Musical Borrowing
An Annotated Bibliography

Individual record

[+] Burn, David. “‘Nam Erit Haec Quoque Laus Eorum’: Imitation, Competition, and the L’homme Armé Tradition.” Revue de Musicologie 87, no. 2 (2001): 249-87.

The tradition surrounding the L’homme armé tune is an example of musical imitatio. There is little consensus in musicological literature over a precise description of the relationship between musical borrowing and imitatio, a literary concept with roots in rhetoric. Opinions on the matter are so varied that some, Honey Meconi and Rob Wegman in particular, find little value in the term. Nevertheless Meconi’s and Wegman’s conclusions are drawn from an overly constricted conception of what was a widely varied, complex, and hotly debated concept in the Renaissance. There were, in fact, three general types of imitatio that Renaissance literary theorists discussed: non-transformative, transformative, and dissimulative. The last of these three included an element of competition between a work at its model, through which a writer attempted to surpass his or her predecessors to achieve fame and glory. A discussion of competition of this type, though never by the name imitatio, is present in writings about music, particularly dealing with the L’homme armé tradition. Many composers use the tune as a cantus firmus in mass movements, and with it each seems to demonstrate their technical skill through mensural manipulations, extravagant transpositions, or the canonic treatment of the tune. Josquin’s two masses, the first of this tradition to be published by Petrucci in 1502, seem to consciously compete with settings of this tune by earlier composers, and composers that came later seem to consciously compete with Josquin’s settings. The goal of this competitive relationship between these composers coincides with the goal associated with eristic imitatio in the Renaissance and thus may be comprehended as musical imitatio.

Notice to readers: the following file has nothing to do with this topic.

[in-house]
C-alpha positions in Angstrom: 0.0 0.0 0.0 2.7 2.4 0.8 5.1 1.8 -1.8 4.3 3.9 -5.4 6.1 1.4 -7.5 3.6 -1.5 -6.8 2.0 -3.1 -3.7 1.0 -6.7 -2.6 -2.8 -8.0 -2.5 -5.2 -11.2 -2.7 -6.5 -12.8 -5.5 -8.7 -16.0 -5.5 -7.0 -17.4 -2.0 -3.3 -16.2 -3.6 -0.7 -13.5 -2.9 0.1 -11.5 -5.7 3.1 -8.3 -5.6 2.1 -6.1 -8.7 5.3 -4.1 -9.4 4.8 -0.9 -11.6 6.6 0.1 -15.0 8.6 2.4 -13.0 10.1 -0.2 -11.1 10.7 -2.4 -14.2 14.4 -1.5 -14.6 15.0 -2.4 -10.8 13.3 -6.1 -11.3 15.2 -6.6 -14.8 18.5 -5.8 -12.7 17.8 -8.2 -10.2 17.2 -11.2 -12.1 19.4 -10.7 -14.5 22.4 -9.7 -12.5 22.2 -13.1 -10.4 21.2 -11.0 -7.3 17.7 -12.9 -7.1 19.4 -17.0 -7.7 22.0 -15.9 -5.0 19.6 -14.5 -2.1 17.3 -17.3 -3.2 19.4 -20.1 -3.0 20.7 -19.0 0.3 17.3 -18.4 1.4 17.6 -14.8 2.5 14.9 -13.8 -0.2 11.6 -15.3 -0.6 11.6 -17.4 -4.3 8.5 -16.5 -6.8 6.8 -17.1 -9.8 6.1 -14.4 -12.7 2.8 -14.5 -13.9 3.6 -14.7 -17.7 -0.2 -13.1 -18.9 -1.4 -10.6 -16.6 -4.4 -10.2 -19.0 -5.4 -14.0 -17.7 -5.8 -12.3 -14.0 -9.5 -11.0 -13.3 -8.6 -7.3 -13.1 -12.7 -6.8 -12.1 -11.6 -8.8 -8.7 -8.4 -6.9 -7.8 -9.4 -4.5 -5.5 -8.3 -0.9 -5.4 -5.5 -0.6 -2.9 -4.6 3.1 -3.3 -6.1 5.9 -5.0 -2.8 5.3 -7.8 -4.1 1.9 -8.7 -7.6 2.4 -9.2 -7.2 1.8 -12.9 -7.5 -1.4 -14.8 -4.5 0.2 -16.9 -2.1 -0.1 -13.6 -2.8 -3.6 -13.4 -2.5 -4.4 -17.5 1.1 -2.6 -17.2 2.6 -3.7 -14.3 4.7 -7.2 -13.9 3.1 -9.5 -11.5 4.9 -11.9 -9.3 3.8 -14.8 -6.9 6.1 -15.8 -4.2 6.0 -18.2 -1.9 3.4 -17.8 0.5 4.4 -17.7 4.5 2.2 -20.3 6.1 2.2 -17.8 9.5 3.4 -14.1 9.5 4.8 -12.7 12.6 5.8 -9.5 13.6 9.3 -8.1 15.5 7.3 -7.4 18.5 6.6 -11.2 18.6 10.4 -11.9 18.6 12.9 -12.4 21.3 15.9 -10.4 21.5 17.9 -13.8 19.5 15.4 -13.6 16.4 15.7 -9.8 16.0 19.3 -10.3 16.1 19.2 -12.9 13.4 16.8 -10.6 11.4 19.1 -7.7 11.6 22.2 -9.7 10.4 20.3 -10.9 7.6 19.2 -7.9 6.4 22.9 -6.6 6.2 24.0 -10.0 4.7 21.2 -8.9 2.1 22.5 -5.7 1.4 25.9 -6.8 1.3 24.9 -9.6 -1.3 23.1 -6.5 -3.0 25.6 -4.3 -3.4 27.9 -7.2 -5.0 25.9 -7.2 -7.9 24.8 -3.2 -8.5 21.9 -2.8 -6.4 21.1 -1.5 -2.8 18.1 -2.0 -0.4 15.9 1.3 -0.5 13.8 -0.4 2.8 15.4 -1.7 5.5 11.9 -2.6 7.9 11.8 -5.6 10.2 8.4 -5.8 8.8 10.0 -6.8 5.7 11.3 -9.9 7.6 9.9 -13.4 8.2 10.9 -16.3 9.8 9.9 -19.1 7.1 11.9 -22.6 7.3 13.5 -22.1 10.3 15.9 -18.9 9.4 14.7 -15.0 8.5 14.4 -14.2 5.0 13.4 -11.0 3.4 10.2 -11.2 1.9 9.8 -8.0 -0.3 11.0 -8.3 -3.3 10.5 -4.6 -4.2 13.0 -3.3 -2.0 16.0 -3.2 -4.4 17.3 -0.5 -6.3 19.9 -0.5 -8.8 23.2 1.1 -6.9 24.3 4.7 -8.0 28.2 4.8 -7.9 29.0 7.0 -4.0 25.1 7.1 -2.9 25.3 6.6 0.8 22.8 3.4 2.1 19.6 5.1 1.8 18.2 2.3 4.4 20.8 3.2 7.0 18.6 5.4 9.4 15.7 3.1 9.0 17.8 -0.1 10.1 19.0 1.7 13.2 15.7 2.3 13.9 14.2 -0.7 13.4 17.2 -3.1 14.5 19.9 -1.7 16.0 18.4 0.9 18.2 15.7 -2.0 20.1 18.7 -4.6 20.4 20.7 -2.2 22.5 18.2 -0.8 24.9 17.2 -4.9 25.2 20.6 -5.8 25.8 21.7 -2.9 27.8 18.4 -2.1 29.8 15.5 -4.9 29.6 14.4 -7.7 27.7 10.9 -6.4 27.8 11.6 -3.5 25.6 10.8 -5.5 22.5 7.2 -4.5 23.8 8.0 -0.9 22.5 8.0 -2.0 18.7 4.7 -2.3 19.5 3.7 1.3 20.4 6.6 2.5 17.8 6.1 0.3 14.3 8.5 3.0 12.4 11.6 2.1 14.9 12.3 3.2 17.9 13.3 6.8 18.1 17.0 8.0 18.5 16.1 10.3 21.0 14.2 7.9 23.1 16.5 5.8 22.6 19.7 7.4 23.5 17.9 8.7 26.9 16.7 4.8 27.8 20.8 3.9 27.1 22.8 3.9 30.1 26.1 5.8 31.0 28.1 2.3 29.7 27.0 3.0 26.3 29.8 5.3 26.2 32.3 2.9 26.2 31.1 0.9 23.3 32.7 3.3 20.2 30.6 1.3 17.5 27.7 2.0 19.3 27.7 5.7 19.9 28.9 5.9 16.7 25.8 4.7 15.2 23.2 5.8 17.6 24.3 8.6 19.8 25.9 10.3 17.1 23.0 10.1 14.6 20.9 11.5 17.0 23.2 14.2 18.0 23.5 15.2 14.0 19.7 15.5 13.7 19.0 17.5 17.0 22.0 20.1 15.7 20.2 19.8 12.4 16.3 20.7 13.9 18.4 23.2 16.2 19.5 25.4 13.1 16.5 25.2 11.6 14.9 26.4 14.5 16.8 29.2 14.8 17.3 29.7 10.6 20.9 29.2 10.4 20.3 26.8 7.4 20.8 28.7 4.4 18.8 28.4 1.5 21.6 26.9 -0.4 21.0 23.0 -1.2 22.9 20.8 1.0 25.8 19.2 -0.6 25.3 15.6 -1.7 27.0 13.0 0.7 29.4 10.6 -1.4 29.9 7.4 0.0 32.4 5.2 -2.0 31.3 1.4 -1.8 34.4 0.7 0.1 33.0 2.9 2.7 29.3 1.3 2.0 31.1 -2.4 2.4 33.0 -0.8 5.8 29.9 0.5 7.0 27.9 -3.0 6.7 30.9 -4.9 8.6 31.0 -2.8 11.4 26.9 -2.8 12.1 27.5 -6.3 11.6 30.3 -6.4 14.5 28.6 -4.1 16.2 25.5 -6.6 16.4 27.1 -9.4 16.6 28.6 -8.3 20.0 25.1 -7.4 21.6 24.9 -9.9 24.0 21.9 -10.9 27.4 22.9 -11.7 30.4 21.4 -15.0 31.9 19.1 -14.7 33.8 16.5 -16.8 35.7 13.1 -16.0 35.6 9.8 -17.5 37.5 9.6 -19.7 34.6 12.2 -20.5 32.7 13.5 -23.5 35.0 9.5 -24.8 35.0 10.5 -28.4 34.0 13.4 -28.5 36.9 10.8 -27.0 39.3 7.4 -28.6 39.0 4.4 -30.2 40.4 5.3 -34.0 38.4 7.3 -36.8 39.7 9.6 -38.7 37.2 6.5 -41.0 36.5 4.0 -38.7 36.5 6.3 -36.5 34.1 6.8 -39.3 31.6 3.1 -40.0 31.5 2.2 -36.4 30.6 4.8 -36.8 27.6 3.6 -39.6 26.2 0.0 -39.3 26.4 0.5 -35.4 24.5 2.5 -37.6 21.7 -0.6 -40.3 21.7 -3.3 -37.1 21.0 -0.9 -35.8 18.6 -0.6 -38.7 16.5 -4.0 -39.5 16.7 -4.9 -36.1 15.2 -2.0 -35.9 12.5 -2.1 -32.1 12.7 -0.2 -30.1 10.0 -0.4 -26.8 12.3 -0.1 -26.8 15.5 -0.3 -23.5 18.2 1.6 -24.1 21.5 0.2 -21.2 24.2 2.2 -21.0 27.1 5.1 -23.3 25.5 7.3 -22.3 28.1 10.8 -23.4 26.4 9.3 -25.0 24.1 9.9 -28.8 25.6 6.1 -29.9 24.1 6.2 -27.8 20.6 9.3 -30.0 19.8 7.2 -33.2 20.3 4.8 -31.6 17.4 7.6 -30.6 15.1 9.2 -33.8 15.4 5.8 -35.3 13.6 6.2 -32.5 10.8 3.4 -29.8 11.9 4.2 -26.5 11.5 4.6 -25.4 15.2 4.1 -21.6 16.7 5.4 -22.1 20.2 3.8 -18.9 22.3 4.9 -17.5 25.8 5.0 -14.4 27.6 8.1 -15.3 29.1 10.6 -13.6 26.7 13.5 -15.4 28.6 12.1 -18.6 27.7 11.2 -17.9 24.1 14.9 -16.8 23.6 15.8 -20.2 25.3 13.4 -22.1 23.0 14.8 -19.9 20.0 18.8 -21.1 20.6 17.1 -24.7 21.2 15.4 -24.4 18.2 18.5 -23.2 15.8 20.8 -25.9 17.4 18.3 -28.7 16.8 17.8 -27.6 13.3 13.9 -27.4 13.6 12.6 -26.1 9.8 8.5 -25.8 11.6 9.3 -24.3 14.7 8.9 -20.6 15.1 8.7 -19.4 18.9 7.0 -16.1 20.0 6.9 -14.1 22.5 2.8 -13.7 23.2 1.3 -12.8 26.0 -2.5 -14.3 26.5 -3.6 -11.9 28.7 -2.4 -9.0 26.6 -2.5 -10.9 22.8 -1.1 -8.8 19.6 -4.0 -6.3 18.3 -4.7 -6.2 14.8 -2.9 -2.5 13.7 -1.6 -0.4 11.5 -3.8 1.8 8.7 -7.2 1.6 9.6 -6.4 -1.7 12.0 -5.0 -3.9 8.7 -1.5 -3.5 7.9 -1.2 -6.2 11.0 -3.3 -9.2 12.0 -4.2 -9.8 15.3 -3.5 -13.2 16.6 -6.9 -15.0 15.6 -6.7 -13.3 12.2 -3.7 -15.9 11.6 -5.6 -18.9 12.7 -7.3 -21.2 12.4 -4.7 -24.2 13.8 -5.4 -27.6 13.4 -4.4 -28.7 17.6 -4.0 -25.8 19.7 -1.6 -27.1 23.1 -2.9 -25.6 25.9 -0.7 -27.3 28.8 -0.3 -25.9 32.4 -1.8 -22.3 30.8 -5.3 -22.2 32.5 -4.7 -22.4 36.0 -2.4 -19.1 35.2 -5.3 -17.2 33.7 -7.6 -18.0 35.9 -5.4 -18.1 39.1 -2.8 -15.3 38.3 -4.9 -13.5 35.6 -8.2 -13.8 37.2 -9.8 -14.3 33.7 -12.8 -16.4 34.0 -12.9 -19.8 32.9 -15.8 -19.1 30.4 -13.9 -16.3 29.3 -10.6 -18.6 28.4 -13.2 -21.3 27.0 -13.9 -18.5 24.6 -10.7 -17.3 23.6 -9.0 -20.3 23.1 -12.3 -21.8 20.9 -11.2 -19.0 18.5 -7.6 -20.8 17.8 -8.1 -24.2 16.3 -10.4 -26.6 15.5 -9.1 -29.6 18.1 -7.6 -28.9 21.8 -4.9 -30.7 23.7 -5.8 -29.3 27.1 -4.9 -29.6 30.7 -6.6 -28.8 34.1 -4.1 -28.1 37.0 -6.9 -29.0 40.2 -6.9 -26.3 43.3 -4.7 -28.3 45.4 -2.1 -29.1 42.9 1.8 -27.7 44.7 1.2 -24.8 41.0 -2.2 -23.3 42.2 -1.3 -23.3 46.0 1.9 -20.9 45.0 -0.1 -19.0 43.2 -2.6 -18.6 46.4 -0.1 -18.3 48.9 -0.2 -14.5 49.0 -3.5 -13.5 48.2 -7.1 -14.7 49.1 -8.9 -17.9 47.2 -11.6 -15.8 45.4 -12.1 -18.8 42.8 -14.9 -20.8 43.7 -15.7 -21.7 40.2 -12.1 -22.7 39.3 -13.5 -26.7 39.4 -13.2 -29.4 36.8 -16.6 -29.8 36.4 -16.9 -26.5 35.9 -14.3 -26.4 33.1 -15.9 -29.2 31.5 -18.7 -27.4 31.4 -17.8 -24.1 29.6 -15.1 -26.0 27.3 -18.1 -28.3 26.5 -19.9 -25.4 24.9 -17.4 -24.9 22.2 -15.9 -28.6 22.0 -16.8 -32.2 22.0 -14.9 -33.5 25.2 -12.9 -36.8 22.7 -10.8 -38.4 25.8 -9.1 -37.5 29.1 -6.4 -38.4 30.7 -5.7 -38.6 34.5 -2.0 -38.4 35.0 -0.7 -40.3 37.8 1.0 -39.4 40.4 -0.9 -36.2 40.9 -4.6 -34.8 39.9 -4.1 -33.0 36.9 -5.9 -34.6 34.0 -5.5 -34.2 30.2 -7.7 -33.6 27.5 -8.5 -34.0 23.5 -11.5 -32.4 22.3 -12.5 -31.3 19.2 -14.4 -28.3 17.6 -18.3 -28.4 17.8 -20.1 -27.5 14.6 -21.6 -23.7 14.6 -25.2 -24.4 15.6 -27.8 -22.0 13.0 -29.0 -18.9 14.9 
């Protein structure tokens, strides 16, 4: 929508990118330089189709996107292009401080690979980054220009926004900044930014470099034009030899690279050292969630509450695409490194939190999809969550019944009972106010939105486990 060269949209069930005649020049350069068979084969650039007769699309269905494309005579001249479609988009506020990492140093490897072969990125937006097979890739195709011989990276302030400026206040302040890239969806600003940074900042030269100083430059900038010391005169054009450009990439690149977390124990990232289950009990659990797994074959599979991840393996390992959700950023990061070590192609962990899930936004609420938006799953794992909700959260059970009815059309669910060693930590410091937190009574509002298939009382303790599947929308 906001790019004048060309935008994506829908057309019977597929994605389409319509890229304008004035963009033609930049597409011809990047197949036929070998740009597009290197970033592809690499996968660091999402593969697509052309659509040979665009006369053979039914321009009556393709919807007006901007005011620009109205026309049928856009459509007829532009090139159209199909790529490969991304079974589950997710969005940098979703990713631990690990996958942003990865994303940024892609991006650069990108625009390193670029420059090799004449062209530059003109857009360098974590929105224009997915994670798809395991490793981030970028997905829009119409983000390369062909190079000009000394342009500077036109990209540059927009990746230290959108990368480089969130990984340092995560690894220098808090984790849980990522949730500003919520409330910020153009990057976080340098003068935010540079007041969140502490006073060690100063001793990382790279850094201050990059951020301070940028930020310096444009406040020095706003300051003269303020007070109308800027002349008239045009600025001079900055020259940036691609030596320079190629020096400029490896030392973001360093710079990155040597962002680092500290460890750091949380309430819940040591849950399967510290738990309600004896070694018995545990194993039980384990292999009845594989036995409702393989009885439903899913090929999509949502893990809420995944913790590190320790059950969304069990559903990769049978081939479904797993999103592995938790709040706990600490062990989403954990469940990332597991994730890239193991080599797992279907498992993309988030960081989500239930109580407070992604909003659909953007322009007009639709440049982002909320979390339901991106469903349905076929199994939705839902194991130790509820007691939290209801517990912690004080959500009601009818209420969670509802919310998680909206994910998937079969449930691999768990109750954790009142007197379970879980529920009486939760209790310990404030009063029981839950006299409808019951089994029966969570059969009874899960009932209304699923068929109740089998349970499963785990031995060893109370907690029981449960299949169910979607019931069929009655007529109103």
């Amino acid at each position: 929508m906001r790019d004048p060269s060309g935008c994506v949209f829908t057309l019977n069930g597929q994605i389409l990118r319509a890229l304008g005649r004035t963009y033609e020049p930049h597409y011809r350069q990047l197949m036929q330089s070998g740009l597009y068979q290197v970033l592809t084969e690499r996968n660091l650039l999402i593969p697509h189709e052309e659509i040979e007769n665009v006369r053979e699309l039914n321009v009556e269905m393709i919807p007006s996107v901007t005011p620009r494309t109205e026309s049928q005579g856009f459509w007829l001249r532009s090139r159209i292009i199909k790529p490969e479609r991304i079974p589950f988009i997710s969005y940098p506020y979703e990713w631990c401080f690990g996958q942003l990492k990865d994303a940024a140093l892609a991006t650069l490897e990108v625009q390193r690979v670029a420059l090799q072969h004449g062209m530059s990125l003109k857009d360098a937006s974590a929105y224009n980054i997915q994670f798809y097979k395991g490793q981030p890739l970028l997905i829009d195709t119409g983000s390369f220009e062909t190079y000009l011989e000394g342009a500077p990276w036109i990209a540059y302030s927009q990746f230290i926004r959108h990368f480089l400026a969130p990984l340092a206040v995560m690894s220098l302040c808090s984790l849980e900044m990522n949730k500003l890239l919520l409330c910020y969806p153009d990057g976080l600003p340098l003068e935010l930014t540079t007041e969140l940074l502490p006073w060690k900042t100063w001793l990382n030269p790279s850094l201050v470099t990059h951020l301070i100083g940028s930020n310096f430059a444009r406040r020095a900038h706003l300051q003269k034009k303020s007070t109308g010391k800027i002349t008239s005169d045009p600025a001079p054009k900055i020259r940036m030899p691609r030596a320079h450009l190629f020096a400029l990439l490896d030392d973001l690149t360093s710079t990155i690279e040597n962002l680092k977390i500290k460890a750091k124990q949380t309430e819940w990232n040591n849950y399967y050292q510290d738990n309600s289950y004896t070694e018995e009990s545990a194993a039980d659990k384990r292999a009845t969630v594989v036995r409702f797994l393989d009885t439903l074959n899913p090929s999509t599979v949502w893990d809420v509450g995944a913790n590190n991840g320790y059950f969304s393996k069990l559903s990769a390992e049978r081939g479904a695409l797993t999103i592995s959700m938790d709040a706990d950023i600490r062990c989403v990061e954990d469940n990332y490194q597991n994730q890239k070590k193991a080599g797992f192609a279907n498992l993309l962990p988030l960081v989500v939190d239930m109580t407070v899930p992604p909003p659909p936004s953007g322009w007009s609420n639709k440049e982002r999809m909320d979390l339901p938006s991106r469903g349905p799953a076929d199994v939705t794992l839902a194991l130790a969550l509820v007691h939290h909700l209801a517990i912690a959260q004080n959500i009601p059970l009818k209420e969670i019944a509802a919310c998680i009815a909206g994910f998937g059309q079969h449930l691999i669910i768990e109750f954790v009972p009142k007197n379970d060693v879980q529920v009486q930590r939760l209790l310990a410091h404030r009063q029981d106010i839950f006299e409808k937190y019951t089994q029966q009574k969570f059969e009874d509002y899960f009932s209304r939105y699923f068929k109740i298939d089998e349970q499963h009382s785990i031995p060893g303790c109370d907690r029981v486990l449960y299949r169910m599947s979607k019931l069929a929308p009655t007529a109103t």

Works: Josquin: Missa L’homme armé super voces musicales (269-77), Missa L’homme armé sexti toni (269, 277-81); La Rue: Missa L’homme armé (281-82); Obrecht: Missa L’homme armé (268-69); Forestier: Missa L’homme armé (282-83); Morales: Missa L’homme armé (284-85); Palestrina: Missa L’homme armé (284-86).

Sources: Anonymous: L’homme armé (262-63); Josquin: Missa L’homme armé super voces musicales (281-83, 285-86 ), Missa L’homme armé sexti toni (284-85); Regis: Missa L’homme armé (263-70); Busnoys: Il sera pour vous conbatu/L’homme armé (263), Missa L’homme armé (263-69); Ockeghem: Missa L’homme armé (263-69); Du Fay: Missa L’homme armé (263-69); De Orto: Missa L’homme armé (285-86).

Index Classifications: 1400s, 1500s

Contributed by: Daniel Rogers

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Musical Borrowing and Reworking - - 2024
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